Human bones are continuously being removed and formed, which is necessary for its proper maintenance. However, in certain cases, especially with aging, some bones and joints will be worn down to an extent where the body will not be able to reform them. This is especially true in the case of hips, which may become worn due to age or other problems within the body.
Hip replacement surgery:
When this happens, a hip replacement surgery can be performed to replace the original joints with a prosthesis or artificial hip, which is usually made out of metal or a specially formed composite material or even a combination of the two. Along with other parts, it replaces the natural hip with an artificial hip to restore mobility and other related functions.
Benefits of hip replacement surgery:
- Lessening hip pain: This is one of the major factors as well as symptoms of requiring hip replacement surgery. Due to the grinding down of the bones, even the slightest movement causes pain and after the surgery and the recovery period, the pain is lessened.
- Correction of bone deformity: When the bones grind down and are abnormally reformed, deformities may occur reducing mobility. Artificial hips will ensure that deformities are corrected and resulting problems are thus eliminated.
- Return to normal activities: This is possibly one of the primary advantages of this surgery, although it entails a long recovery period. However, most patients can get back to their normal activities and are able to resume a pain free life.
- Ability to have painless sleep: Many people who suffer from hip displacements or bone deformities are not able to sleep properly due to pain. After the surgery and the recovery period, they can return to normal functions and habits, thus are able to sleep properly.
- Leg strength increase: Many patients tend to have an increase in their leg strength as one side of the hip tends to become very weak due to bone problems before surgery. After surgery and recovery, the same side tends to have an increased strength due to the implant.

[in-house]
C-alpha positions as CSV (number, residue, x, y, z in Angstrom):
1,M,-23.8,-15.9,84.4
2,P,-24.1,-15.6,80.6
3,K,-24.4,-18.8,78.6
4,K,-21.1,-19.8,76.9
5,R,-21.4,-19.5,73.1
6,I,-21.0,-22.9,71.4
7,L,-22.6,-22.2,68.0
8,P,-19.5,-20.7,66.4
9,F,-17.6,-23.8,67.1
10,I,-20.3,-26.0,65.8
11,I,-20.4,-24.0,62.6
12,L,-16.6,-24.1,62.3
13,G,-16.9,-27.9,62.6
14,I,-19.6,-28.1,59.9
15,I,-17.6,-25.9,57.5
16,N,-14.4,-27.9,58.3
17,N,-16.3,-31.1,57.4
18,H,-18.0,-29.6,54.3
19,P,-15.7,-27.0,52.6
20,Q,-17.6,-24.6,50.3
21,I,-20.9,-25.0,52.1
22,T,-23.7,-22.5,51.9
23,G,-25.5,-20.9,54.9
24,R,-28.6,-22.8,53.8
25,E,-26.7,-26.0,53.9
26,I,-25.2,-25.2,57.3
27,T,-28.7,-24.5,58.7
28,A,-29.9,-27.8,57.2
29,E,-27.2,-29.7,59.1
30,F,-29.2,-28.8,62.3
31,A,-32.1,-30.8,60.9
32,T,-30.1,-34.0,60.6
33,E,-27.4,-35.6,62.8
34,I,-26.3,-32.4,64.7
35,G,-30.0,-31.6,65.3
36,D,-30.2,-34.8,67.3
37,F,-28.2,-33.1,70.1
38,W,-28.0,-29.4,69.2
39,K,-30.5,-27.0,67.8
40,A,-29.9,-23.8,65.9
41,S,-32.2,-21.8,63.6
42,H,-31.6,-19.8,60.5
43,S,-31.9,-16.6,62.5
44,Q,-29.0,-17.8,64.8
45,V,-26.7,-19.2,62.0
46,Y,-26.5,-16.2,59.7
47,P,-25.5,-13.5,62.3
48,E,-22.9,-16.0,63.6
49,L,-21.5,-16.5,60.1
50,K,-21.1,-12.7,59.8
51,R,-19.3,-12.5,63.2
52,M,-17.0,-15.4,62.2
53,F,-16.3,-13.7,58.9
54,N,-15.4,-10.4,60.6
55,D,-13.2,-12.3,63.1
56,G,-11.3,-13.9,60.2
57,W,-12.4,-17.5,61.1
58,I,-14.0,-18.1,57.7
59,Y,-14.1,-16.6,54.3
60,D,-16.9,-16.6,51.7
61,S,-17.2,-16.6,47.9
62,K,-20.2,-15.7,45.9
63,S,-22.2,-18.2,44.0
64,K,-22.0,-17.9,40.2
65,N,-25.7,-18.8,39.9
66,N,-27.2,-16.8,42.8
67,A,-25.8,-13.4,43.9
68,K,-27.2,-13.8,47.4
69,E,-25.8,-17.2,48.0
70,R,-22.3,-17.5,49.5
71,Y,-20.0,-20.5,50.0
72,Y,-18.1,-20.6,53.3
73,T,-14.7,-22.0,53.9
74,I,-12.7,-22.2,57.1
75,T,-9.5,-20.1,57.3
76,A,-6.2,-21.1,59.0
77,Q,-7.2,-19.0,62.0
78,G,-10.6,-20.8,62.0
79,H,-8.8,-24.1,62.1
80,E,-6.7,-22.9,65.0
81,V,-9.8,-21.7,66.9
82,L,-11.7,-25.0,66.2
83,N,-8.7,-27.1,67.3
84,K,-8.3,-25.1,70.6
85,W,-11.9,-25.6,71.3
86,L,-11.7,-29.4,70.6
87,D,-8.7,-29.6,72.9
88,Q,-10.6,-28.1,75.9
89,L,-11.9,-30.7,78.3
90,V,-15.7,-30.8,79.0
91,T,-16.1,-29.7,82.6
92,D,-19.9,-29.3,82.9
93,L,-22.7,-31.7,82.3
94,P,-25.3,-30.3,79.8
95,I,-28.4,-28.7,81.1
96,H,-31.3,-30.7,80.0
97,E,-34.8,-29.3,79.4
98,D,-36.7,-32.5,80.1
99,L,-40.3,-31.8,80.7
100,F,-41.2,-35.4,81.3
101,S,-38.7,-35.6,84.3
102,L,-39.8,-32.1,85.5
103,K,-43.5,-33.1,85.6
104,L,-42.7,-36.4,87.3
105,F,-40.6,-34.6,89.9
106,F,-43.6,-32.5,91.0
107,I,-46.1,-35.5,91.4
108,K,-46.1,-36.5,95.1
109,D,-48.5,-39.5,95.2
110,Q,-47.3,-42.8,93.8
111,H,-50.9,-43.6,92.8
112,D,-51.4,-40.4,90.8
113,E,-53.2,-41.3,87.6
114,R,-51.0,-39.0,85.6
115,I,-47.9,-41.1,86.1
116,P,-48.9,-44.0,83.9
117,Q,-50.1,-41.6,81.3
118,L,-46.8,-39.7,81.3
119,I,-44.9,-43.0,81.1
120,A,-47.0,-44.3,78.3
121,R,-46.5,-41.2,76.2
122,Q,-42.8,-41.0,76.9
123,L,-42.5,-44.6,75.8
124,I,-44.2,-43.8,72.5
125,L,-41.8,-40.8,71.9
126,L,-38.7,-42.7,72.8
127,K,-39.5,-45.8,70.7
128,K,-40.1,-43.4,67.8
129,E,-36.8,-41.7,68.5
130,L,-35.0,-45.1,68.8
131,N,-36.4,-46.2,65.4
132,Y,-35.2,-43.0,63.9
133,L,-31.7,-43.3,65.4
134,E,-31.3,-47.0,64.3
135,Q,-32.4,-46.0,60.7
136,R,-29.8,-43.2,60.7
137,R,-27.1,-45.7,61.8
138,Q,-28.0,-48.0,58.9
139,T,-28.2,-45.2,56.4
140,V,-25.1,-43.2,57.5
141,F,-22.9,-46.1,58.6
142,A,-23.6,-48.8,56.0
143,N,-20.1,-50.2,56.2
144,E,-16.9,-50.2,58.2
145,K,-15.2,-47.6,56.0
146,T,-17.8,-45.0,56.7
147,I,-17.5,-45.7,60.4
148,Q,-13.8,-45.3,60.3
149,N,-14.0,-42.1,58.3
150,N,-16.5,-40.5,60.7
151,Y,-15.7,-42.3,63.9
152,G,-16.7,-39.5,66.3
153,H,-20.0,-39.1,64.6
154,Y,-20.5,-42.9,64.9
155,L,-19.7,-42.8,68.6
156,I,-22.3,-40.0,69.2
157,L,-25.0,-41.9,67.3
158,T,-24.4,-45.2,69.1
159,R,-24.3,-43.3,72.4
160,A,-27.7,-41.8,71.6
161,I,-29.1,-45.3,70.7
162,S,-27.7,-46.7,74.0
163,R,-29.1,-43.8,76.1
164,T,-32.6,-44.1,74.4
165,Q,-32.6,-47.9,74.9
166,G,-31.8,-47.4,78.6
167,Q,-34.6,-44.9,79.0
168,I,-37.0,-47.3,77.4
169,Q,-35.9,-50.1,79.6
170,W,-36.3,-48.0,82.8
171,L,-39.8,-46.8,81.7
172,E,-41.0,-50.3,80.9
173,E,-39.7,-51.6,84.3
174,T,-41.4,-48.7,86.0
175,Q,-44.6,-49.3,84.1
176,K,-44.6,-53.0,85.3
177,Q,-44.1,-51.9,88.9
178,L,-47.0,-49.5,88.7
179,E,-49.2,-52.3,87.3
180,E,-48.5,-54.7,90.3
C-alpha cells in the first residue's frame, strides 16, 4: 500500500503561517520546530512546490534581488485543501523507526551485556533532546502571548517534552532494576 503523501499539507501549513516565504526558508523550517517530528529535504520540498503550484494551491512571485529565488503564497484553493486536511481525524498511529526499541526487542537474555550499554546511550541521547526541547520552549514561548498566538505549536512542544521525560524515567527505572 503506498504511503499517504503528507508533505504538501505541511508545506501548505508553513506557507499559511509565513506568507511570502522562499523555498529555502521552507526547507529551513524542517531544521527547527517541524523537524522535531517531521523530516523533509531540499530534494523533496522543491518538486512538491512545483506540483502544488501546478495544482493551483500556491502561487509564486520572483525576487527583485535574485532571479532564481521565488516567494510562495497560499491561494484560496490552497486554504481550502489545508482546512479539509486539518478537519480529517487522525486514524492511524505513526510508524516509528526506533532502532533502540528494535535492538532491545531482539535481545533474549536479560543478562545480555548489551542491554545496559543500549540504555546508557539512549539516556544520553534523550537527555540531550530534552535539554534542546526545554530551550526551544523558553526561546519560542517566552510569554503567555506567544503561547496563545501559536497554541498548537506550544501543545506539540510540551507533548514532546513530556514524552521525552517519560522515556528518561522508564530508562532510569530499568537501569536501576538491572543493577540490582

- In most cases a lifelong solution to hip problems: As the hip replacement prosthesis is made out of metal and if the operation is successful, it usually tends to last till the end of a person's life and this area usually doesn't tend to have problems again.
Related Tip: "5 Common Causes of Hip Pain in Women"
The shoulder is one of the most important joints in the body that uses a ball and socket to join the arm to the rest of the body. Any pain can make it difficult to carry out motion in a comfortable manner. The shoulder consists of the long arm bone called the humerus, the collarbone or the clavicle, as well as the shoulder blade called the scapula. A layer of cartilage provides essential padding to the bones in this area and its two main joints. There are a number of issues that can cause shoulder pain. Let us get to know the six most common ones.
- Rotator Cuff Injury: This is the most common cause of shoulder pain and it occurs when the four muscles or the tendons are injured. These muscles and tendons usually control the movement of the arm. This injury can involve strains and tears which may also be caused by constant lifting of heavy objects.
- Rotator Cuff Tendonitis: This condition affects the tendons and muscles that help in moving the arm freely. This usually happens due to inflammation in the tendons. It is commonly experienced by patients who are actively involved in sports and other heavy physical pursuits in their line of work.
- Frozen Shoulder: This is a debilitating condition that restricts the free movement of the arm and is also known as adhesive capsulitis. When the shoulder tissues become too thick, it leads to the growth of scar tissue that hinders proper movement and causes pain.
- Osteoarthritis: Osteoarthritis is a condition that comes as part of aging bones that also become hollow and brittle over the passage of time, which leads to joint and bone pains in various parts of the body. It is a degenerative disease that is caused due to prolonged wear and tear as well as other factors including family history and sports injury.
- Bursitis: This condition is known to affect the fluid filled sacs that lie in between the joints. These are known as bursae. When the bursae suffers from swelling, the effect usually shows up as pain in the joints.
- Tendon Sheath Inflammation: The fibrous tissue that connects the bones and the muscles is called a tendon. The presence of the tendon makes it possible to pursue activities like running, jumping, lifting, gripping and more. It is protected by a sheath known as synovium, which also lubricates the same. Any injury or tear to this sheath can cause shoulder pain.
Acute and persistent pain that does not abate and gets even worse should be treated with immediate medical intervention.
Related Tip: "What Does Neck and Shoulder Pain Indicate?"